Azerbaijan Threatens Missile Strike on Armenian Nuclear Power Plant

Azerbaijan has threatened to target Armenia's nuclear power plant following a sharp spike in hostilities in the border region between the Caucasus countries over the last week.

After months of deteriorating relations between Baku and Yerevan, days of clashes have seen both sides accusing the other of shelling military positions in the Tavush region in northeast Armenia, and the Tovuz district in Azerbaijan, the BBC reported.

The area is relatively far from from Nagorno-Karabakh, an enclave around 190 miles away, and internationally recognized as part of Azerbaijan but controlled by ethnic Armenians, and the source for two bloody conflicts since the break-up of the Soviet Union. More recently, there were hostilities between the countries in April 2016, known as the "four-day war."

Armenia-Azerbaijan tensions
A soldier walks past a damaged house after attacks carried out at Agdam village near Tovuz, on July 15, 2020 in Tovuz, Azerbaijan. There have been days of conflict between Azerbaijan and Armenia in the region. Aziz Karimov

At least 16 soldiers from both sides have died since Sunday, Voice of America reported, and Armenia accuses Azerbaijan's army of moving positions and using people in one village as human shields, claims denied by Baku which has made similar accusations against Armenia.

In a considerable ramping up of rhetoric, Baku warned Yerevan it might attack an Armenian nuclear power station in retaliation for any targeting of Azerbaijan's strategic outlets.

Azerbaijan's defense ministry said in a statement that Yerevan "should keep in mind that our armed forces have advanced missile systems in service, capable of conducting high-precision strikes on the Metsamor Nuclear Power Plant, which may result in a huge disaster for Armenia," the news agency TASS reported.

Armenia's foreign ministry condemned the threat as showing an "absolute absence of responsibility."

It is not clear what one event sparked the rise in tensions, but Baku-based analyst for the International Crisis Group, Zaur Shiriyev, said while there had been an effective communication channel between the two countries it "lacks the capacity of preventative action."

He said it was likely to be due to a miscommunication between both sides doing engineering work on the border areas and that "sometimes one's side action is misunderstood by the other side," he told Newsweek, adding, "small incidents became an escalation."

"Unfortunately this escalated very quickly and they don't know how to stop this because the sides always look at who is going to win, but what constitutes victory in this case is unclear."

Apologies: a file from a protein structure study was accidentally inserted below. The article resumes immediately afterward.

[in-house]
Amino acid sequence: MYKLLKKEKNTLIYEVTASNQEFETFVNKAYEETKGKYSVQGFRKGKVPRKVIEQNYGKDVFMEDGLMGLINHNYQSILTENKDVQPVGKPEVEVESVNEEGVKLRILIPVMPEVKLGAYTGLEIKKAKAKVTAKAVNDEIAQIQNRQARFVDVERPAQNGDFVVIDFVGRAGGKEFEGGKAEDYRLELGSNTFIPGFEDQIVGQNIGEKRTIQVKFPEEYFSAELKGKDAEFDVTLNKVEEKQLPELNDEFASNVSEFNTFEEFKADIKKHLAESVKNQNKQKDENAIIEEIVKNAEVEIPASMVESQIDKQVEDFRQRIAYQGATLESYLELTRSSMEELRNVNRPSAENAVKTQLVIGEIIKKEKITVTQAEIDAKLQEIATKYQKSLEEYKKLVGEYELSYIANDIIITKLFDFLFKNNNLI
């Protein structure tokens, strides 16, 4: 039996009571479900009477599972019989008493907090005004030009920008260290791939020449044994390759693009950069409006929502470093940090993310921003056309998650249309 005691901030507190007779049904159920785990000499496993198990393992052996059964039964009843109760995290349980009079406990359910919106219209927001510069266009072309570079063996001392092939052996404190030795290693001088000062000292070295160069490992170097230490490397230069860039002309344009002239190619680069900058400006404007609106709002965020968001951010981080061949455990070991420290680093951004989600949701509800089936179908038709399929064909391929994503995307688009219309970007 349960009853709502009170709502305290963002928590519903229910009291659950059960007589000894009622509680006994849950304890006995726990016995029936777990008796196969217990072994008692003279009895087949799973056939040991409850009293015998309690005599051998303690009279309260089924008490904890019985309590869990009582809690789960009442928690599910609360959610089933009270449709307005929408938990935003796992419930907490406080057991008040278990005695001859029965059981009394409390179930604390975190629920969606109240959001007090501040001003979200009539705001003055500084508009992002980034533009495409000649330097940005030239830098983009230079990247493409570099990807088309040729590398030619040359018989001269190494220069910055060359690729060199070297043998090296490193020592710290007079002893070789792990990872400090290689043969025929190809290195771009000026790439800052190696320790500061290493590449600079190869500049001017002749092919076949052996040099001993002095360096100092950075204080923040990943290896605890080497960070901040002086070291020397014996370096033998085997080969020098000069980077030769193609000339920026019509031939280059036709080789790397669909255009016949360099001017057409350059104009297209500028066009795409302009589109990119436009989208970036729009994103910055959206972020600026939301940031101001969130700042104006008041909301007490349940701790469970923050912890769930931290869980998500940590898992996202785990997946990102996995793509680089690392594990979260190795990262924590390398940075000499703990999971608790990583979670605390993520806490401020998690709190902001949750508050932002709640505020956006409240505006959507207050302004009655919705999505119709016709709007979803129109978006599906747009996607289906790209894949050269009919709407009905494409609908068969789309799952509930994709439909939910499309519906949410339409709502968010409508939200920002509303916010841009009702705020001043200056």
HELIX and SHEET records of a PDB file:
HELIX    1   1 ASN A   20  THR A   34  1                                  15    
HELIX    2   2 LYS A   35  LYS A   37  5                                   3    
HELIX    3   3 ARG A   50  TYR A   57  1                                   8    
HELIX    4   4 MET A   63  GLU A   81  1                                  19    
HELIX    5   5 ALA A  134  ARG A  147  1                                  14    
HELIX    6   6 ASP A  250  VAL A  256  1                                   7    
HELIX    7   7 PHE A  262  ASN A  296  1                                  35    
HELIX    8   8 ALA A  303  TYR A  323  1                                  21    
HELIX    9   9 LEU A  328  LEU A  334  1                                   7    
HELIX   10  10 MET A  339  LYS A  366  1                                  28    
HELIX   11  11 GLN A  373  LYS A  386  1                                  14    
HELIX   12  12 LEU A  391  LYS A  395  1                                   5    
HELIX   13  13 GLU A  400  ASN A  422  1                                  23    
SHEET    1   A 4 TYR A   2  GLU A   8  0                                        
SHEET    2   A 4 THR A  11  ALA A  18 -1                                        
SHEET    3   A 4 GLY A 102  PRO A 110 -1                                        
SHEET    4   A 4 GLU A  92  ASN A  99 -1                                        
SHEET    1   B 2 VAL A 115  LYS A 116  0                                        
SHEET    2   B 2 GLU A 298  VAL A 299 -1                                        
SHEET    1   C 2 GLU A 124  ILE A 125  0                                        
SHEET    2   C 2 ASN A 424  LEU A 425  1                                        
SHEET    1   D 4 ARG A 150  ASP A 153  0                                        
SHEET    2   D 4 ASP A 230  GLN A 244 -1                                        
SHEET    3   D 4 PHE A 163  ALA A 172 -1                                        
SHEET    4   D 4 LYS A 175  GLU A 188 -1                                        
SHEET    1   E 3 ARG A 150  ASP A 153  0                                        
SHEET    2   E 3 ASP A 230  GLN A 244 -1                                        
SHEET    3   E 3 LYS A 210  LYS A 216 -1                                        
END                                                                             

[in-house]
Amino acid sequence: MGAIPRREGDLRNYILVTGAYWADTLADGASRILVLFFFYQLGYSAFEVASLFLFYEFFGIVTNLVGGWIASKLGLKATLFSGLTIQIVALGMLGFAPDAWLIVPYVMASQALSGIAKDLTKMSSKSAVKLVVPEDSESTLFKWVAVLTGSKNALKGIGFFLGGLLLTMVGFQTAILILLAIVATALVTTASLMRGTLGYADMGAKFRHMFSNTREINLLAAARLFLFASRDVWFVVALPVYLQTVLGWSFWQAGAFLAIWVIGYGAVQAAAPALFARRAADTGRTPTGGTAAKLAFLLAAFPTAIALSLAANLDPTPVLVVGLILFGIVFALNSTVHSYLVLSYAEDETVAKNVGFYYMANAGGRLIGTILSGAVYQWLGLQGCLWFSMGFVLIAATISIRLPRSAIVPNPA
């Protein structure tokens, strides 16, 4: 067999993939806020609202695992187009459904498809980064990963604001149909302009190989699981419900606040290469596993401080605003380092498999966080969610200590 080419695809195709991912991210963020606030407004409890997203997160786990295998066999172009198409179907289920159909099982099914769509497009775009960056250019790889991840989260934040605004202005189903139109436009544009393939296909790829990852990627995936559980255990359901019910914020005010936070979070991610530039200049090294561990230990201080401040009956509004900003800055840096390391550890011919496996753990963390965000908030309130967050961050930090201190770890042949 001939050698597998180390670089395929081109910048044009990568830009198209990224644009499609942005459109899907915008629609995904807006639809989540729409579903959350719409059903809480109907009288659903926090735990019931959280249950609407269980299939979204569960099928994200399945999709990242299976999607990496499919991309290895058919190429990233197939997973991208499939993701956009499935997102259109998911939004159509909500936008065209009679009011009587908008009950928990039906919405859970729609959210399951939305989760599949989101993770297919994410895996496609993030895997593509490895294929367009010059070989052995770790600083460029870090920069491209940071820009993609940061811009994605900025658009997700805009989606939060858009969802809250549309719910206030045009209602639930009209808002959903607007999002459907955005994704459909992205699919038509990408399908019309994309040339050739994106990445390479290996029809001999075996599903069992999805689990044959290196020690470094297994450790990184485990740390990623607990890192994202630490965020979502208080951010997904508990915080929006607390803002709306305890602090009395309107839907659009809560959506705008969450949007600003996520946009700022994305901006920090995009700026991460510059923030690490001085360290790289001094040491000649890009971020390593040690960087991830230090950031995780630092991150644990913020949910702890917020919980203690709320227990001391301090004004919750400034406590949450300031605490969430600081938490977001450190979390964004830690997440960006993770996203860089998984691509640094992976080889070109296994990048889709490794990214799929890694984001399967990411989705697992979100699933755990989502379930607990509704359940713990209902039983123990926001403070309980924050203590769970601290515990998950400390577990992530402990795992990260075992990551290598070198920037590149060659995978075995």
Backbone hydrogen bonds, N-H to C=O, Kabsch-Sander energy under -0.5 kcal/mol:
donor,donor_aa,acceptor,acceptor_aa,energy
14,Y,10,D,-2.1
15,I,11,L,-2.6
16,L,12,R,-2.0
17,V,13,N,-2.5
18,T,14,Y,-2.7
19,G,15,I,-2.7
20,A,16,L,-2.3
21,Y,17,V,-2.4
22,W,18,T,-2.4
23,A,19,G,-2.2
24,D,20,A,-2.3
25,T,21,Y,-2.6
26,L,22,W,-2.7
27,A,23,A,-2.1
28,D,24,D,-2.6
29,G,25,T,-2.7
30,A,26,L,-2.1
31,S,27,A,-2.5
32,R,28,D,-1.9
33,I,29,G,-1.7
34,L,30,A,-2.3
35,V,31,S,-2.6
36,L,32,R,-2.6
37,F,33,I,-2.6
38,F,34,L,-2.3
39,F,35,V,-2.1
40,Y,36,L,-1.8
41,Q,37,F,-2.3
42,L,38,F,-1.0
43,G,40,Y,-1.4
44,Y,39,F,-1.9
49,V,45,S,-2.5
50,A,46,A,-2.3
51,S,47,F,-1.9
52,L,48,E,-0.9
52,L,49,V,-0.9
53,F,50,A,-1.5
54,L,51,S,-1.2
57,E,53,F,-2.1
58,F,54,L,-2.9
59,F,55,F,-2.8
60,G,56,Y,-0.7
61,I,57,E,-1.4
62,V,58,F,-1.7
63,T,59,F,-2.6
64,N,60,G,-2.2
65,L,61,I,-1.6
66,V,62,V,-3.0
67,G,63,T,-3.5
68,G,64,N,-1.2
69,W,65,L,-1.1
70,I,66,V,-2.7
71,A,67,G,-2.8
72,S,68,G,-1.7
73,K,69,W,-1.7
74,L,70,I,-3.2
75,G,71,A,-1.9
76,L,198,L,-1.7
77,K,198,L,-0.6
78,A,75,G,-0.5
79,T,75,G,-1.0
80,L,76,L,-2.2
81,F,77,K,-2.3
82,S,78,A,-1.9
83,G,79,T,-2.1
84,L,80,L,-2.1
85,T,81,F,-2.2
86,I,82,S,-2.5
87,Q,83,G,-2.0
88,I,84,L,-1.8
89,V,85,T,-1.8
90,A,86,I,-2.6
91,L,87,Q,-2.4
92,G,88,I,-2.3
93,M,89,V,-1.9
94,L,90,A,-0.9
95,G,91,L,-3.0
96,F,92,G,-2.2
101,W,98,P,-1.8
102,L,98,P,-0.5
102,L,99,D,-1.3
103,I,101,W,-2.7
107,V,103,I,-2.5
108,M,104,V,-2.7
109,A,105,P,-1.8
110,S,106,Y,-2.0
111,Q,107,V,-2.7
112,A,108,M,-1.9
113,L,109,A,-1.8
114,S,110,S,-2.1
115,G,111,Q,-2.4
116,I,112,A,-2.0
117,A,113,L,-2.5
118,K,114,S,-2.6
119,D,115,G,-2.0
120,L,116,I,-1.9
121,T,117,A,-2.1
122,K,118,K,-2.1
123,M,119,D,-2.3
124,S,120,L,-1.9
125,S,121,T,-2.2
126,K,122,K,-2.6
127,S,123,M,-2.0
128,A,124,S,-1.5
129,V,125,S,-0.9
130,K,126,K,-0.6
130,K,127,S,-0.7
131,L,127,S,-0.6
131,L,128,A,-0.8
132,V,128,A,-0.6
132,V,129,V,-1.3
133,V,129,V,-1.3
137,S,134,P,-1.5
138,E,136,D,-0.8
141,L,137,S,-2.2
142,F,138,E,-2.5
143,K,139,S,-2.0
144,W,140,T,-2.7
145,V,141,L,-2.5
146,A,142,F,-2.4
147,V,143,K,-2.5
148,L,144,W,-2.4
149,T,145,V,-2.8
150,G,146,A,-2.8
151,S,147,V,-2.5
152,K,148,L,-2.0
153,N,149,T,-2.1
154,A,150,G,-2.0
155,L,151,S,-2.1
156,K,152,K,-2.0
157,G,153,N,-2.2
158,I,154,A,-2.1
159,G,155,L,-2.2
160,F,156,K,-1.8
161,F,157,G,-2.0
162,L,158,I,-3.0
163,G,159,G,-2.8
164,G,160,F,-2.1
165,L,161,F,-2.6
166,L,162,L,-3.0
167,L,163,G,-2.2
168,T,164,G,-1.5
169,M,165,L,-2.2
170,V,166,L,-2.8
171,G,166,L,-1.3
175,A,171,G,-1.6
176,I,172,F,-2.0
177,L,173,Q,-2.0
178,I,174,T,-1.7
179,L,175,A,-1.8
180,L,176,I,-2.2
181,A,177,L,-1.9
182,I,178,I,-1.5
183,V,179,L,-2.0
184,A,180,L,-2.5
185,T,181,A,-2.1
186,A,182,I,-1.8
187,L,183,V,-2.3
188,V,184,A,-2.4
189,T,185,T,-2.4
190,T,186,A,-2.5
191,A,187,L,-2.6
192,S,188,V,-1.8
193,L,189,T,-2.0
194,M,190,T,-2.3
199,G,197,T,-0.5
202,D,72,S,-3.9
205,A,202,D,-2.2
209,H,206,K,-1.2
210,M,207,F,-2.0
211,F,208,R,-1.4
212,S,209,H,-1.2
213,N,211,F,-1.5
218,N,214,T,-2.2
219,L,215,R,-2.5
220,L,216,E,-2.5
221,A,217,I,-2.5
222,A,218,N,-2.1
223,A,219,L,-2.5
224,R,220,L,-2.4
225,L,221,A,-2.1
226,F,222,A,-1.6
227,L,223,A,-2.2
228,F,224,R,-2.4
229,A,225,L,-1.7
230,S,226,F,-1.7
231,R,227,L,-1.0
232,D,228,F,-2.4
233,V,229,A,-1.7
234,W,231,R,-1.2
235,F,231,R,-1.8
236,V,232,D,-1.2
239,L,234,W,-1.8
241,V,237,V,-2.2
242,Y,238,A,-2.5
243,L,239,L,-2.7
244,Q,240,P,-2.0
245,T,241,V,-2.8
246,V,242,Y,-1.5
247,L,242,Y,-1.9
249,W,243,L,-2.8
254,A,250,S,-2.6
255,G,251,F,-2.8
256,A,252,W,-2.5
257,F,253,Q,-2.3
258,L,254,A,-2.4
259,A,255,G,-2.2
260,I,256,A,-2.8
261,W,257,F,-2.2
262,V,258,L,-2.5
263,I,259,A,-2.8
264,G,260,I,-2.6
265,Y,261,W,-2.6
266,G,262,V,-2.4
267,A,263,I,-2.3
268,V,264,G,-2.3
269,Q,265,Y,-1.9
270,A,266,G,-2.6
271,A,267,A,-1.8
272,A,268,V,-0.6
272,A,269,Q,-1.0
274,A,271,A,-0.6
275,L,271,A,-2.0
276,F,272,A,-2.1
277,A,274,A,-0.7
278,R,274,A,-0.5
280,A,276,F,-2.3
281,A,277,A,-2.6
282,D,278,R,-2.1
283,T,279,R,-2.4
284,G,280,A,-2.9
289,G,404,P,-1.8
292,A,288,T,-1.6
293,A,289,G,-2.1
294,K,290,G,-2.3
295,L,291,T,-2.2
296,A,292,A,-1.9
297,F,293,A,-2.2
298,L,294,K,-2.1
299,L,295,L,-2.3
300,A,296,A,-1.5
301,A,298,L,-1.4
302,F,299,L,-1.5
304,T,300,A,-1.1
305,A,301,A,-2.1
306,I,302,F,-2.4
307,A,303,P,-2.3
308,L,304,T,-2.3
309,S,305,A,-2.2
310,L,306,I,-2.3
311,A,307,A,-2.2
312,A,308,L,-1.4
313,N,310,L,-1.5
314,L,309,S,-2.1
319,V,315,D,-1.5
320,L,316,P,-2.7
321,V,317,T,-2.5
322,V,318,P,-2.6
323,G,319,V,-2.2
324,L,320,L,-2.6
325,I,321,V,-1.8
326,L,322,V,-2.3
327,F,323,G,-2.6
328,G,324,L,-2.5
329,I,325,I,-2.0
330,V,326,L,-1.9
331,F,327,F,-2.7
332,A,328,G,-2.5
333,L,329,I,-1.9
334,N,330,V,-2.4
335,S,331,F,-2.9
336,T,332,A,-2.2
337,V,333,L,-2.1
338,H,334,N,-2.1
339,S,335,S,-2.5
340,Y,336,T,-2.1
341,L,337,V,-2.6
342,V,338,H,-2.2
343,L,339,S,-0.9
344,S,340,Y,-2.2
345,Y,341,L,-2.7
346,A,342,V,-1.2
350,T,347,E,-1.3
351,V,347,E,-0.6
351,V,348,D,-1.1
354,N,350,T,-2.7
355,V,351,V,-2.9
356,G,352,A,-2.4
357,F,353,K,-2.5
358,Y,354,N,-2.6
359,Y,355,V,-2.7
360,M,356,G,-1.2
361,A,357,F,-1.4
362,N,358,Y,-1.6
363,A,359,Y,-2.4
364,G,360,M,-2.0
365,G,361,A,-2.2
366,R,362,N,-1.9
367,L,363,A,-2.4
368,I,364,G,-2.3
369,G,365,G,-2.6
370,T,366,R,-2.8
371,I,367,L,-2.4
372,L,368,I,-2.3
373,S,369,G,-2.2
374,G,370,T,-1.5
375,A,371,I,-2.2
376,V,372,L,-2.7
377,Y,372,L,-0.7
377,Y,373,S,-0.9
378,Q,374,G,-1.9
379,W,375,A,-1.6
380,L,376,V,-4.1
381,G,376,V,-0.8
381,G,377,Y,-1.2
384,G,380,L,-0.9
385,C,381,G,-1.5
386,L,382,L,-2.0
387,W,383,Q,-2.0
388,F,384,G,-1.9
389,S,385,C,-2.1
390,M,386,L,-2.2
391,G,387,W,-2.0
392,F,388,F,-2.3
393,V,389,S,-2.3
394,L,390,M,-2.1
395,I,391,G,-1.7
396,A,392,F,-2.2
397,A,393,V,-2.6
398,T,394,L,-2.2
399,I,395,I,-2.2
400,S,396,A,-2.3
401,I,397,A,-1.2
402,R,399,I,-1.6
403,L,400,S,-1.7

"This shows a lack of some elements of communication channels between the countries," he added.

Armenia-Azerbaijan tensions
A woman in the village of Aygepar in Tavush region points to damage from shelling during armed clashes on the Armenian-Azerbaijani border on July 15, 2020. Karen MINASYAN

The U.S., the European Union and Russia have called for a de-escalation in the region which is a corridor for pipelines that are a conduit for oil and gas from the Caspian Sea.

U.S. Secretary of State Mike Pompeo said he was "deeply concerned" by the violence, while Turkey's president Recep Tayyip Erdogan has been clear in his support of Azerbaijan.

Caucasus program director at the London-based think tank, Laurence Broers, said that the flare up was the first real test on the battlefield for Armenia's prime minister Nikol Pashinyan.

Broers also believes that Azerbaijani president, Ilham Aliyev, will feel that he needs to demonstrates his country's military capacity, which has been revived since the last hostilities of 2016.

"In this context, the domestic risks of backing down even from a minor incident are high, leading to an escalatory dynamic," Broers told Newsweek.

Thousands demonstrated in Baku on Wednesday calling for Azerbaijan's government to fully deploy its army in the dispute, the BBC reported.

"For all the talk of preparing populations for peace, no meaningful steps have been taken in this direction and decisions appear to have been taken to increase force posture along the frontline," Broers said.

"With regard to the threat to strike Metsamor, I'm not sure that this should be taken literally. Rather, it may be a way to attract attention to what is seen widely as a weak point in Armenia's political economy—a nuclear plant that is aging and by some assessments, obsolete to the point of danger."

"Bringing Metsamor into the media storm around this week's clashes reminds the world of these issues and fits an Azerbaijani narrative that Armenia is a source of threat and instability to the South Caucasus," Broers added.

Reality TV star Kim Kardashian West, who has Armenian heritage, lent her celebrity to increase awareness of the conflict which may be little known outside of the region.

Kardashian West told her 65 million Twitter followers and 179 million Instagram followers that she stood "with my fellow Armenians", writing, "civilian structures in Armenia have been targeted, and Azerbaijan has now threatened to bomb the nuclear power plant in Armenia."

"The international community needs to pay attention and intervene now with such diplomatic and political measures to prevent unnecessary escalation and loss of life," she added.

Armenia's most famous footballer Henrikh Mkhitaryan, also weighed in on the conflict, tweeting: "I want to express support to our brave soldiers who are defending our homeland at the cost of their lives."

Correction 7/18/20, 3:31 a.m. ET: This story has been updated to correct the spelling of Zaur Shiriyev.